On February 12, 2013, the Violence Again Women Act (VAWA) passed in the Senate with critical amendments made by Judiciary Committee Chairman Patrick Leahy’s (D-VT) to secure the reauthorization of the Trafficking Victims Protection Act (TVPA) as part of VAWA and by Senators Rob Portman (R-Ohio) and Richard Blumenthal (D-CT) to authorize grants to enhance the safety of youth and children who are victims of, or exposed to sex trafficking, domestic violence, dating violence, sexual assault, or stalking.
The Trafficking Victims Protection Act (TVPA) was enacted in 2000 to create tools to enable the U.S. government to address the prosecution of traffickers, protection for victims, and prevention of human trafficking. This Act serves as the cornerstone of legal protection for victims of trafficking at the federal level and sets a standard for state legislatures around the nation. For 18 years, VAWA has been the foundation of fighting violence, providing services and resources for victims of violence. Together these two statutes have enabled America to lead the world in protecting and delivering justice to victims of trafficking.
“National leadership is the key to combatting this crime,” said Linda Smith, President and Founder of Shared Hope International. “When our federal government takes a stance against trafficking, they reenergize the prioritization of innovative and effective solutions to this national crisis.”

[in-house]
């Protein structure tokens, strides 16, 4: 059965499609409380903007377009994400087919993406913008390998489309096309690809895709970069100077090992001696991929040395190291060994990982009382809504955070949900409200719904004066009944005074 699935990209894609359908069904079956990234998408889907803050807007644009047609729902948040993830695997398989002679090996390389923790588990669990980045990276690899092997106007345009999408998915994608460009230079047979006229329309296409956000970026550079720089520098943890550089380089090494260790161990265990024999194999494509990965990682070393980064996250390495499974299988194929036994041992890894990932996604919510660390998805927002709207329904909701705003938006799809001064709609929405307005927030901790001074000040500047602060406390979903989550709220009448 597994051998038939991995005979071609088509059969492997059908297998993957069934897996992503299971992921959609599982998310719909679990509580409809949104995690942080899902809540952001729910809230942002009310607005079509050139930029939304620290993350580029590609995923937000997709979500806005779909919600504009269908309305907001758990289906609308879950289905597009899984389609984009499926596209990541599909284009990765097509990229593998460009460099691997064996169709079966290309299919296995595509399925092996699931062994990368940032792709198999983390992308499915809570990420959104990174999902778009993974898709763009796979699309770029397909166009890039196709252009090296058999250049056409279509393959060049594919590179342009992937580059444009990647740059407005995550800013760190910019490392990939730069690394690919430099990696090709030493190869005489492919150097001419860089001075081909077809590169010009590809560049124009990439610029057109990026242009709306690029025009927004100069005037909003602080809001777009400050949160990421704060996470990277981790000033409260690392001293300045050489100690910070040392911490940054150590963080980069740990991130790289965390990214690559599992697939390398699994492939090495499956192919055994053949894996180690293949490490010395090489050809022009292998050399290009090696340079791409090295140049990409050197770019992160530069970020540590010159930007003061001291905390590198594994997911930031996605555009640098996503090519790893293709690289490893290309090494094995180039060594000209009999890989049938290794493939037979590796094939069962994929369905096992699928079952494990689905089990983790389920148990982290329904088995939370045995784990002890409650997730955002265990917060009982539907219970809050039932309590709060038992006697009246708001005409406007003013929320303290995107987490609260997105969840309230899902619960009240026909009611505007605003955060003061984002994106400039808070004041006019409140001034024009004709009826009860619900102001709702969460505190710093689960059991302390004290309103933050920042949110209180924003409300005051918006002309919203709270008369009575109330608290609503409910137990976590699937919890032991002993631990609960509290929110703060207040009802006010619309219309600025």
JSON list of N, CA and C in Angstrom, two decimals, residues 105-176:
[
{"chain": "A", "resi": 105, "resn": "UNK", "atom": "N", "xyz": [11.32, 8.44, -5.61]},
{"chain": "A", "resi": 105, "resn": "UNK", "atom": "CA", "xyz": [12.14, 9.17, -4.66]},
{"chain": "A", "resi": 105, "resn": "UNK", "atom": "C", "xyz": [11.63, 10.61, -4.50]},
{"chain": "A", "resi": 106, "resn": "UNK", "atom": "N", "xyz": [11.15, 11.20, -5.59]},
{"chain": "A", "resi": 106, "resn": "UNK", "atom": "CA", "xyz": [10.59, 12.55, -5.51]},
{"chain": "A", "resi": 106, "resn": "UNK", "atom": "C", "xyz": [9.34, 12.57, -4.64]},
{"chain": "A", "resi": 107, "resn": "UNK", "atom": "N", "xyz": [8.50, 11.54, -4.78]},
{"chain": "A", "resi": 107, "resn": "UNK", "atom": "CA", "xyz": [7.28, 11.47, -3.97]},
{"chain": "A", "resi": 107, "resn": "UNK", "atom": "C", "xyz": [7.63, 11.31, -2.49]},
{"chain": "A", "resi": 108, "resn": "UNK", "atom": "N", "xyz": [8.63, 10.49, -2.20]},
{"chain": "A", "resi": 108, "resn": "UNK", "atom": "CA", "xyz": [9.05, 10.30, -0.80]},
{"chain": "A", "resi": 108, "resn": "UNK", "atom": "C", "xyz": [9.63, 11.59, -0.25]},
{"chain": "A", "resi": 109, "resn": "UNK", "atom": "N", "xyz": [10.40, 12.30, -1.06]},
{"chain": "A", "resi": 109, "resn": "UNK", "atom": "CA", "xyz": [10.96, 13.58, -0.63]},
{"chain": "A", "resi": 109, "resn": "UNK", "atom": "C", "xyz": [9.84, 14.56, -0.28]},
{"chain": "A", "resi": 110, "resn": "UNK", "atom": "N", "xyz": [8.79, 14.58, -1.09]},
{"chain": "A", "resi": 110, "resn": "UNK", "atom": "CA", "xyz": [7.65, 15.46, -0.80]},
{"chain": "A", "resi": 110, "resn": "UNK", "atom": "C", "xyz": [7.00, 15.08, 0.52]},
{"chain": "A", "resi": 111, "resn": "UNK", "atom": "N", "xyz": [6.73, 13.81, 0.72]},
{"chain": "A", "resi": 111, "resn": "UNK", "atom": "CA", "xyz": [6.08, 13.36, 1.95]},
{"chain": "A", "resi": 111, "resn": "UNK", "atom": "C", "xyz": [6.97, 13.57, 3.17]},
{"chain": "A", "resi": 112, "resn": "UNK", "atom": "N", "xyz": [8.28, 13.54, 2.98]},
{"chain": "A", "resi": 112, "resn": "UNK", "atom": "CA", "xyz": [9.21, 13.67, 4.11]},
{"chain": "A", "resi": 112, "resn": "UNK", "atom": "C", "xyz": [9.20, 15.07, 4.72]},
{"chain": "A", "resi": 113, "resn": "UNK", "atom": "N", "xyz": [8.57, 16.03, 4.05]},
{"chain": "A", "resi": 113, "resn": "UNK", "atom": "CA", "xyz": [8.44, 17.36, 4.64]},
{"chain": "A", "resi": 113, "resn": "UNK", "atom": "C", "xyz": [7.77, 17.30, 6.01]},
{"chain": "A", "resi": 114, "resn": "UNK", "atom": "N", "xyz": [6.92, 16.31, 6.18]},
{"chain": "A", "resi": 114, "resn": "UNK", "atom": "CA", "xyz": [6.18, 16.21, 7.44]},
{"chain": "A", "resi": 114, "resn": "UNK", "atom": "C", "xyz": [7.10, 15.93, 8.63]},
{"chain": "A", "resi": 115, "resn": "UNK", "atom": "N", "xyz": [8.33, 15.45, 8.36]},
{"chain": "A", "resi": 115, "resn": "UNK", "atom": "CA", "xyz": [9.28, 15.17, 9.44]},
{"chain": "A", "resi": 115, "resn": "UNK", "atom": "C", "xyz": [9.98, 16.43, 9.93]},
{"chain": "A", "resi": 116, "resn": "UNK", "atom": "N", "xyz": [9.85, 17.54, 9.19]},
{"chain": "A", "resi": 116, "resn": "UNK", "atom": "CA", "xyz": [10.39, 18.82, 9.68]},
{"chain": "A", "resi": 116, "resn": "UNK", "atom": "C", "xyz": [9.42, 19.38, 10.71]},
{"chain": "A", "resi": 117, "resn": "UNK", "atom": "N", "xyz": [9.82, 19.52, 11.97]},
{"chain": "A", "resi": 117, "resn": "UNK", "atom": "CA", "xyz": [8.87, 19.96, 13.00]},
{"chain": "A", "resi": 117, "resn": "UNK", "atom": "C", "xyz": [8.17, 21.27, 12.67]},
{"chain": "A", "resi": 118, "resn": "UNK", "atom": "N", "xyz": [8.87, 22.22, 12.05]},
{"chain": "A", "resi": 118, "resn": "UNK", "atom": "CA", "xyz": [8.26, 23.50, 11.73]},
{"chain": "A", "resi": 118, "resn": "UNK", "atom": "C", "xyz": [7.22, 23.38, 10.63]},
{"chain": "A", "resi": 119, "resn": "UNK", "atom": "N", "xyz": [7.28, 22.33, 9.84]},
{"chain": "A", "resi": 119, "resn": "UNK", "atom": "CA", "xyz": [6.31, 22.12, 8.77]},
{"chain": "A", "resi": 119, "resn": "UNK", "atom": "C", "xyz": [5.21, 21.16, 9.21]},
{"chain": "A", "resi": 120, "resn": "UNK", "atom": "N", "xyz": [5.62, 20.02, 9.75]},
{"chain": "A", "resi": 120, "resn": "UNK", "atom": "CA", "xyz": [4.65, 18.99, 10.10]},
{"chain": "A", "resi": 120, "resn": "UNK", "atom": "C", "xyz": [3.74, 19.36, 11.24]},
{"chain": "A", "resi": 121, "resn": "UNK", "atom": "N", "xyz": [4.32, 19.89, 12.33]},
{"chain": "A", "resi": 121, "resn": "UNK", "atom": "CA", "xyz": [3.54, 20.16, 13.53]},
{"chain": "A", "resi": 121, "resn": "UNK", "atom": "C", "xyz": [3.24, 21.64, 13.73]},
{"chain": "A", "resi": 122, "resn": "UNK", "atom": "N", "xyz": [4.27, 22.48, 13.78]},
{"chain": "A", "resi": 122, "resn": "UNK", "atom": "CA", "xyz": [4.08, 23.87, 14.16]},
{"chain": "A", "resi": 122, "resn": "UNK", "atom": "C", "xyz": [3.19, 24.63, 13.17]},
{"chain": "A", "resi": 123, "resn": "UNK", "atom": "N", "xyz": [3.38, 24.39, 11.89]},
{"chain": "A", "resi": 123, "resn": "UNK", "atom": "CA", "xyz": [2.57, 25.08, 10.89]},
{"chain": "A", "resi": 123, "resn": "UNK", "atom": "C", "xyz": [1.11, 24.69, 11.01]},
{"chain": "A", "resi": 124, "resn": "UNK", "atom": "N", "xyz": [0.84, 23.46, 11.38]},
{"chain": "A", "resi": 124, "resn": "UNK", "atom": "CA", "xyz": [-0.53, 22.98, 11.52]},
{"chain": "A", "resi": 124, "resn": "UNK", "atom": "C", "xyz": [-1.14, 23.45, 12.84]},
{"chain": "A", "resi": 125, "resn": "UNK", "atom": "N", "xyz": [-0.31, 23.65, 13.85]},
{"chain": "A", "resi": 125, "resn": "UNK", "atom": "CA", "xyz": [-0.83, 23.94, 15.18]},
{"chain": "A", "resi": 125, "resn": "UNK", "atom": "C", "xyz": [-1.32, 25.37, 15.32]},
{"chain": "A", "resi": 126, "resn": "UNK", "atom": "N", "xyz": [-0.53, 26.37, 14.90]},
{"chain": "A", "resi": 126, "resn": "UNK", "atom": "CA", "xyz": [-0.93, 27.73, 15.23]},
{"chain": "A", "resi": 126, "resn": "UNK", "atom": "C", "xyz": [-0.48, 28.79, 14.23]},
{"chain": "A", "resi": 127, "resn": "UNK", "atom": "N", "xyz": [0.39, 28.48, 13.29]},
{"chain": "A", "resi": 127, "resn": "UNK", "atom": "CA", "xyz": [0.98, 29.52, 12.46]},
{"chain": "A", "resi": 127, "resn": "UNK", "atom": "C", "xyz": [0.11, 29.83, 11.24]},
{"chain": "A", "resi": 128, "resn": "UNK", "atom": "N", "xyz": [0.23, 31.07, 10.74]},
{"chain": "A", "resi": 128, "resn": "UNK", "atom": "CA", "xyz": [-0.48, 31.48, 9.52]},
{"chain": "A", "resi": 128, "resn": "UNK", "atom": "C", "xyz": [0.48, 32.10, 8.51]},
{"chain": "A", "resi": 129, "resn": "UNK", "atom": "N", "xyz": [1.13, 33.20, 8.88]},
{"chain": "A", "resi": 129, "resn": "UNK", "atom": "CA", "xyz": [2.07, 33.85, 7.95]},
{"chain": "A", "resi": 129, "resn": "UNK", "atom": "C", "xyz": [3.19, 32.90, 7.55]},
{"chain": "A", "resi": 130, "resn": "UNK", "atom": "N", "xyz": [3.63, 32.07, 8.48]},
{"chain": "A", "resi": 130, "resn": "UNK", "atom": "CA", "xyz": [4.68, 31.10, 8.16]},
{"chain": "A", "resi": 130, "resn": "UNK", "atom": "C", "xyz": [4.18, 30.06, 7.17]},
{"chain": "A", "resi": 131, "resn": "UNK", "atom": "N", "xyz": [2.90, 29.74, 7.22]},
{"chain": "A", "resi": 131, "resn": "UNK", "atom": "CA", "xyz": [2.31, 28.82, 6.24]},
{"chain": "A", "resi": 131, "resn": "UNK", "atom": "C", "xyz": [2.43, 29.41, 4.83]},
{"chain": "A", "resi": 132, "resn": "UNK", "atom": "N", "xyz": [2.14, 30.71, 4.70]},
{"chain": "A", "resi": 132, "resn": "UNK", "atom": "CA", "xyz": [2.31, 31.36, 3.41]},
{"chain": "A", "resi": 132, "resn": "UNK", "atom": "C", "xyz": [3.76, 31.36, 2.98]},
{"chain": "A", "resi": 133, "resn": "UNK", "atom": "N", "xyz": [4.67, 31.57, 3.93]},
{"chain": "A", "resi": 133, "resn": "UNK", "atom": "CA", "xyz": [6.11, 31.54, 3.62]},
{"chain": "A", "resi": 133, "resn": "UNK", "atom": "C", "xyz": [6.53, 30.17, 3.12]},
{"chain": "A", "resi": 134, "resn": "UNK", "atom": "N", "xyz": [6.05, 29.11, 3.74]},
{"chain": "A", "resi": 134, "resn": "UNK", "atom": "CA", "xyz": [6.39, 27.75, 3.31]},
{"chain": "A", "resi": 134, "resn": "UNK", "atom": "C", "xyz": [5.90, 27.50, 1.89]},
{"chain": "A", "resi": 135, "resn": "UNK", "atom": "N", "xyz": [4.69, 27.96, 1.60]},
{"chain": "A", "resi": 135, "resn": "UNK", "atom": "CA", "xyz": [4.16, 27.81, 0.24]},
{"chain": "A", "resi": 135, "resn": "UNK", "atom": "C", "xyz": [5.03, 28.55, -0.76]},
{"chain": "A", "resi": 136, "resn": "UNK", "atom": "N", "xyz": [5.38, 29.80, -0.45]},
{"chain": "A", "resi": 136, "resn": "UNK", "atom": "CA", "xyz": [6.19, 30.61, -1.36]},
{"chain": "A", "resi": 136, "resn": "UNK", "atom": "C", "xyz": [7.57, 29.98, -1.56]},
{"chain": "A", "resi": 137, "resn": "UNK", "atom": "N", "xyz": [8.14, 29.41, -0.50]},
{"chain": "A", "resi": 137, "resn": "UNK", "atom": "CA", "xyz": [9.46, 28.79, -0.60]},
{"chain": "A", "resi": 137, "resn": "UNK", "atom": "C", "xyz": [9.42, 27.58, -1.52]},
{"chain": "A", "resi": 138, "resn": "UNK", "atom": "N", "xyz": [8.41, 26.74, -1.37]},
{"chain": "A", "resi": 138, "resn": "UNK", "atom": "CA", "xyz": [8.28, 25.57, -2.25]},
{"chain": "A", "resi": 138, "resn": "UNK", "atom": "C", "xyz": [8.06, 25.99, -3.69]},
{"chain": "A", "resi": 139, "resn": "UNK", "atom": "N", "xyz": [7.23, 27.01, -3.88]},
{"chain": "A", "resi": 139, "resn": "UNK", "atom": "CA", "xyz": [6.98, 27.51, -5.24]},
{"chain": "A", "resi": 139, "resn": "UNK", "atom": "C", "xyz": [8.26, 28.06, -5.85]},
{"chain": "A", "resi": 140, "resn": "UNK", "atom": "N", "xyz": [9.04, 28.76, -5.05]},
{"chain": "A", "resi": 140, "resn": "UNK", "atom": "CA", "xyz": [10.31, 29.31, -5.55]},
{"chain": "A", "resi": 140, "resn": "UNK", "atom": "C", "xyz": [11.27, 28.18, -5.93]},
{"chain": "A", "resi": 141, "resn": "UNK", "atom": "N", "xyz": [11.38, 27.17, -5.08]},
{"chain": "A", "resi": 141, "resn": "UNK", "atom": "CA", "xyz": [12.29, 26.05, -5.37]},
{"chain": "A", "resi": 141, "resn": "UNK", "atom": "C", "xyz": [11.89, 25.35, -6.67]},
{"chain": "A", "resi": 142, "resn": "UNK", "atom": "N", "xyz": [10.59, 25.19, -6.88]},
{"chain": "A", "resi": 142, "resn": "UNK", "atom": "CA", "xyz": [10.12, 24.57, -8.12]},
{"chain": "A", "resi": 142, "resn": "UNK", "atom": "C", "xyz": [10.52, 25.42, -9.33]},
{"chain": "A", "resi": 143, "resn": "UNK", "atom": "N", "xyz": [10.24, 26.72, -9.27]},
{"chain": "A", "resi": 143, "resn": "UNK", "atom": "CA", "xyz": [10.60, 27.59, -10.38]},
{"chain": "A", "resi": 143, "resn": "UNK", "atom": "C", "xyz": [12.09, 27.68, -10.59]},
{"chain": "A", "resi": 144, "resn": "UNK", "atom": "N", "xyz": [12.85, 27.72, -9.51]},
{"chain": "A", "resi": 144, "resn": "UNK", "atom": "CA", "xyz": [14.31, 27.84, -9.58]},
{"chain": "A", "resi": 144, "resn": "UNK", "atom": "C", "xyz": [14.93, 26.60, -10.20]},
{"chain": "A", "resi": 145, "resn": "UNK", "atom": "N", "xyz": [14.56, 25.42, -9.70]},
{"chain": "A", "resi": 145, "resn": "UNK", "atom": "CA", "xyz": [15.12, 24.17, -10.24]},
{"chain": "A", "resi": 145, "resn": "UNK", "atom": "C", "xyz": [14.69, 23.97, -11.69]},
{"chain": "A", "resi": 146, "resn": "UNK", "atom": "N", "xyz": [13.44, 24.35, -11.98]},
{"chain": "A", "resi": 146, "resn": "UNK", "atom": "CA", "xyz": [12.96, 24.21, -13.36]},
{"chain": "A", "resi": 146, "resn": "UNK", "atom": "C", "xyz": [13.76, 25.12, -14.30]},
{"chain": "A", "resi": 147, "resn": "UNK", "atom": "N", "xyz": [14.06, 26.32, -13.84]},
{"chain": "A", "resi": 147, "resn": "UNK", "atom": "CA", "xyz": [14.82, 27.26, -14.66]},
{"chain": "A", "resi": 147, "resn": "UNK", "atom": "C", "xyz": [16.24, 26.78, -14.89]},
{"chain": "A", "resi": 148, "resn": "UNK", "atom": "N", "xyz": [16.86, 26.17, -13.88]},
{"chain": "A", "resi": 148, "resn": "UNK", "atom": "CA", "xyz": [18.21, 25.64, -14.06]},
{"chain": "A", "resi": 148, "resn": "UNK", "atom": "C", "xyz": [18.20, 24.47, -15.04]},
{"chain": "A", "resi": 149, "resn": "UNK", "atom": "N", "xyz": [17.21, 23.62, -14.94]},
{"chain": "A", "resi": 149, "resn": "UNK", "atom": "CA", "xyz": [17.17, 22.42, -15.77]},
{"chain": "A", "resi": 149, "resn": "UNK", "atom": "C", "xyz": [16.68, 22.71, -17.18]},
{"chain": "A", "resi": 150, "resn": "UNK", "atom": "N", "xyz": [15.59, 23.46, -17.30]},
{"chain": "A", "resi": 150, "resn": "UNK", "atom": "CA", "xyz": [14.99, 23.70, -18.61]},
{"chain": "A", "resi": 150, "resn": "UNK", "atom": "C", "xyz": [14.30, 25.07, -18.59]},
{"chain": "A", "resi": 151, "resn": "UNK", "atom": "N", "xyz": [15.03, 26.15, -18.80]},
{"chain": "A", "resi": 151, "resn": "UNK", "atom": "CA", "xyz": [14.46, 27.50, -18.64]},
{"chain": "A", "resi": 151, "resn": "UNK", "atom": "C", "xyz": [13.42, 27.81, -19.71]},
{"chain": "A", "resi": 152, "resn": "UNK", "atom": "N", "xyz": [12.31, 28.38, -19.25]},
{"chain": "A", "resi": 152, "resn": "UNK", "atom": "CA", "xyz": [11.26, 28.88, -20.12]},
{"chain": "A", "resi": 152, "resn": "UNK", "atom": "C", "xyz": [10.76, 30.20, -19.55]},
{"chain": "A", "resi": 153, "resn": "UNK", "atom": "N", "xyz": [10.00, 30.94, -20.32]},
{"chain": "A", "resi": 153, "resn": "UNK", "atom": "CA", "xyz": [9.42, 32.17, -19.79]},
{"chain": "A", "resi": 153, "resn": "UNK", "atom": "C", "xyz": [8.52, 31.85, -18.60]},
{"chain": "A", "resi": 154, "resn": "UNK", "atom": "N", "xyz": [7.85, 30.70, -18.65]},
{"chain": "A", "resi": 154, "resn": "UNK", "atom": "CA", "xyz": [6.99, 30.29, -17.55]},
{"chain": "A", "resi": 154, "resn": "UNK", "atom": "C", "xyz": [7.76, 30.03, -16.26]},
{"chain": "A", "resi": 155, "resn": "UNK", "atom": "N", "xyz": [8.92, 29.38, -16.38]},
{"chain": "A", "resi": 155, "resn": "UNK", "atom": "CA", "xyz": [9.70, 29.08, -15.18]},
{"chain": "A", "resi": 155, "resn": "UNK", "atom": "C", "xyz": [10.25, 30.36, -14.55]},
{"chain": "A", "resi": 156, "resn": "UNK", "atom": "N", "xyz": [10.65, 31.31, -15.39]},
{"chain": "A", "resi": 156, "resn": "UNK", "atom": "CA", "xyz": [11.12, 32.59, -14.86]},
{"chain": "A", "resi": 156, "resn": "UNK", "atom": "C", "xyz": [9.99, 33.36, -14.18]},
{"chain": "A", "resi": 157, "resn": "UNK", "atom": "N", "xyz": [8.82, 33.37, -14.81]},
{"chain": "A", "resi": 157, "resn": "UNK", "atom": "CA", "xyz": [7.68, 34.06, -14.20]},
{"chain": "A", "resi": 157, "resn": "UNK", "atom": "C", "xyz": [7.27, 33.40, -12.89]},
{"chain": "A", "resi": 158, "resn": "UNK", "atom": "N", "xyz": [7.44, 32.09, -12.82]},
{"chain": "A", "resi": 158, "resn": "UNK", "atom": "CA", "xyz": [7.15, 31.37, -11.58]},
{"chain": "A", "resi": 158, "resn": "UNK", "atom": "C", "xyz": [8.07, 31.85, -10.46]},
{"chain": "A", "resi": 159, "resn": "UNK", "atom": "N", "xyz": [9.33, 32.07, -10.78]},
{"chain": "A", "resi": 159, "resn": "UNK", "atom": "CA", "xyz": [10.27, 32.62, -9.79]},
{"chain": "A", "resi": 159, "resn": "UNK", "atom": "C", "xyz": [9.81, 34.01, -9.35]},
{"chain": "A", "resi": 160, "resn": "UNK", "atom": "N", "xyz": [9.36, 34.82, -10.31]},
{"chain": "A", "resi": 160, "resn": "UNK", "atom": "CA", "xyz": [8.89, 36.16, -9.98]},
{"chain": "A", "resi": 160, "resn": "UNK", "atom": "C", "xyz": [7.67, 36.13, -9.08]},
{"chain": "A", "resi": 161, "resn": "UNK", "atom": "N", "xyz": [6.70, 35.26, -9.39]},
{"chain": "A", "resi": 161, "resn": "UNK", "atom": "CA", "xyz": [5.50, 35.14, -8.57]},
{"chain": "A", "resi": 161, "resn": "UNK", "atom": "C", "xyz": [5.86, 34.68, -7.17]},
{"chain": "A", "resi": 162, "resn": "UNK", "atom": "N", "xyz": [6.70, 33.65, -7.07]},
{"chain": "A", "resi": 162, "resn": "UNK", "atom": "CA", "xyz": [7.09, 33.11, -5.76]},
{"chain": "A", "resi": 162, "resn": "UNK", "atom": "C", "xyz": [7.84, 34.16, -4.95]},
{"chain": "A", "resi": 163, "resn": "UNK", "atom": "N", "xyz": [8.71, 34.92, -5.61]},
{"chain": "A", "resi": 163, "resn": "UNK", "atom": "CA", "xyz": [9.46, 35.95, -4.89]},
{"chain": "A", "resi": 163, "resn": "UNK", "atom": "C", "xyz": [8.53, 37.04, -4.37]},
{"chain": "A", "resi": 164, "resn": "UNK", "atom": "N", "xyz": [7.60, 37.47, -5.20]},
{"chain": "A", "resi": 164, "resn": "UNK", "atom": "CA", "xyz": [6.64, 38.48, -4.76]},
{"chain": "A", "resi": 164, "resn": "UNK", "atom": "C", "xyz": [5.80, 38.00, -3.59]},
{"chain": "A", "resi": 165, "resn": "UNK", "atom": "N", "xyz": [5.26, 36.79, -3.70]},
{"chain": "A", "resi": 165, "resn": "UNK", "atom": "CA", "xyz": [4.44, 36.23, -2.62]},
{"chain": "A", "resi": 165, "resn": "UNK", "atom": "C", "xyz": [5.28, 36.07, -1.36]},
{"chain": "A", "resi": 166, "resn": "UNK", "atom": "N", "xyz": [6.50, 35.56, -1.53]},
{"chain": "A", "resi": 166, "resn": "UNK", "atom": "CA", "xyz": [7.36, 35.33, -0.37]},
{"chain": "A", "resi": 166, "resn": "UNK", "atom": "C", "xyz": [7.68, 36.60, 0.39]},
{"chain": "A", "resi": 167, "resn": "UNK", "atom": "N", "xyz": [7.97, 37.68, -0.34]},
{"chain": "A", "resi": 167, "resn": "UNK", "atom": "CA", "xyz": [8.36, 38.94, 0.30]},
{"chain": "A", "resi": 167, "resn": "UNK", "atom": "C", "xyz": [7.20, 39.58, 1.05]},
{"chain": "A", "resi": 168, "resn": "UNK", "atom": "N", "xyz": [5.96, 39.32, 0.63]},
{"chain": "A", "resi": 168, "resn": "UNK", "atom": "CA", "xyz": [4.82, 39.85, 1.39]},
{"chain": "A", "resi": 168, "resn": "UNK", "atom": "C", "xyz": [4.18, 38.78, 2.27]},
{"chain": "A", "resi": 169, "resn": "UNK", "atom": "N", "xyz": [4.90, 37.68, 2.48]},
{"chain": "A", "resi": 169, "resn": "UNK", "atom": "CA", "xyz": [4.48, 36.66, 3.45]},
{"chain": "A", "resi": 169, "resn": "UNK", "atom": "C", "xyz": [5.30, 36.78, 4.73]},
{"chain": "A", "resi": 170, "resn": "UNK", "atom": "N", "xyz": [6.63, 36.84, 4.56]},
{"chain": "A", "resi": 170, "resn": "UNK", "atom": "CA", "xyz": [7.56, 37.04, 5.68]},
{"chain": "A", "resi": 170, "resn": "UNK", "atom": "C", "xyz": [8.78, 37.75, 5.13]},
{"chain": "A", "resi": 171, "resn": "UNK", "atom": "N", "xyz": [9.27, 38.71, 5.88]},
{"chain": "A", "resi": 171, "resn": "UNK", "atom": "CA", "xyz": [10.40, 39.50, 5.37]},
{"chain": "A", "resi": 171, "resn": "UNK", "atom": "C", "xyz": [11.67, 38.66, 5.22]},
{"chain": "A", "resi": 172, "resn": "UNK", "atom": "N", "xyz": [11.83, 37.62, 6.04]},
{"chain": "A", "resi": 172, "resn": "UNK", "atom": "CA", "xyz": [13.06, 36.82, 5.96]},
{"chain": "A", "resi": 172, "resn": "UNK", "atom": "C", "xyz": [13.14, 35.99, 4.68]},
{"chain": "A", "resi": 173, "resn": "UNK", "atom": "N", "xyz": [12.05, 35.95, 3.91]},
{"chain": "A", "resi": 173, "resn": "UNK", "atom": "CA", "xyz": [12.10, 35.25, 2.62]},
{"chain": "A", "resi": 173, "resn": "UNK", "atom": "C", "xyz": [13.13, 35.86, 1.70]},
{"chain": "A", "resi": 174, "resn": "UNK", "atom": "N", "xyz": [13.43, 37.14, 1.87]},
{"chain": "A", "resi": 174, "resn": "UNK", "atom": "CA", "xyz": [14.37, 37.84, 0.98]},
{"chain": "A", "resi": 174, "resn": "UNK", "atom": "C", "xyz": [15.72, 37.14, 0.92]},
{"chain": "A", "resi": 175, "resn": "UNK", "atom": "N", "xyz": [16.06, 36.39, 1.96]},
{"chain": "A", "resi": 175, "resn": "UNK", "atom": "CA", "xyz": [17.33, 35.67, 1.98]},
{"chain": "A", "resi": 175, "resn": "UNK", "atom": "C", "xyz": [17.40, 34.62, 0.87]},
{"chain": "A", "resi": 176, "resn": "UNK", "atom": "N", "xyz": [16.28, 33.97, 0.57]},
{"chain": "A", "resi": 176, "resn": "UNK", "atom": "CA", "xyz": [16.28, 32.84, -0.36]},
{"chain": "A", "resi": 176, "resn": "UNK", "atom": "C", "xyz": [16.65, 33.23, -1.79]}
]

The TVPA serves as a baseline standard for Shared Hope’s Protected Innocence Challenge, a comprehensive analysis of existing state laws against a framework of legal components necessary to fully protect children from child sex trafficking. Under the Challenge, every state receives a Report Card that grades the state on 41 key legislative components that must be addressed in state’s laws in order to effectively respond to the crime of domestic minor sex trafficking. In addition, each state receives a complete analysis of this 41-component review and practical recommendations for improvement. Click here to find out how your state scored.